I grew up in the South in the 1950s.
‘Negroes’ drank from water fountains labeled ‘Colored’; used separate restrooms from whites; and were relegated to sit in the back of buses.
My father owned a small retail store in downtown Birmingham.
We lived on the Southside of Birmingham and I often took the Highland Avenue bus downtown to meet my parents or friends.
My parents taught me and my brother and sister to be respectful, so one day I remember asking my father if it was okay to give up my bus seat to an elderly black woman. He sternly warned that I would risk being hurt by some hateful people.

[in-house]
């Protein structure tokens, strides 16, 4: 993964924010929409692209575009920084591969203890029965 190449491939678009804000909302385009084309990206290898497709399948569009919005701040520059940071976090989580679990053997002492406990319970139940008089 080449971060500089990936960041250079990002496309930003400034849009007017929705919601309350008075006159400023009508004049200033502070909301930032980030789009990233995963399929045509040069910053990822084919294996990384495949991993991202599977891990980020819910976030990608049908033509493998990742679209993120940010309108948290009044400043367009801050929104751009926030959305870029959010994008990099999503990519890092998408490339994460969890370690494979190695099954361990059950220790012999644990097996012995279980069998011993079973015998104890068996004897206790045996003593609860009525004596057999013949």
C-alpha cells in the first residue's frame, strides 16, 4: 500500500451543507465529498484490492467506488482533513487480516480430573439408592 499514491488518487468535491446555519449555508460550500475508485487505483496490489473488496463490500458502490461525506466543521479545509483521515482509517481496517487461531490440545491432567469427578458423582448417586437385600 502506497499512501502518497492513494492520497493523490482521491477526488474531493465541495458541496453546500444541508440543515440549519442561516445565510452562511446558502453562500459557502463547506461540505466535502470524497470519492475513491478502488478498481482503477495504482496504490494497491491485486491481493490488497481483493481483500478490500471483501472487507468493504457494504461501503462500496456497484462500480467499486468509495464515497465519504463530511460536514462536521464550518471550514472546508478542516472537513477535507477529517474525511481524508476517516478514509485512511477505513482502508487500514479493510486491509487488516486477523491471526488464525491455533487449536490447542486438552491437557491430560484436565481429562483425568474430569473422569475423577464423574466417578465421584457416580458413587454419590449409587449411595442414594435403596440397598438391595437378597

My dad was kind and respectful to his employees, but at that time there were laws against ‘colored’ office workers and salespeople.
When it became clear that the Civil Rights law was going to pass and rules prohibiting ‘colored’ employment were about to change, my dad took the opportunity to hire a black office worker—likely among the first in a white owned retail store in Birmingham.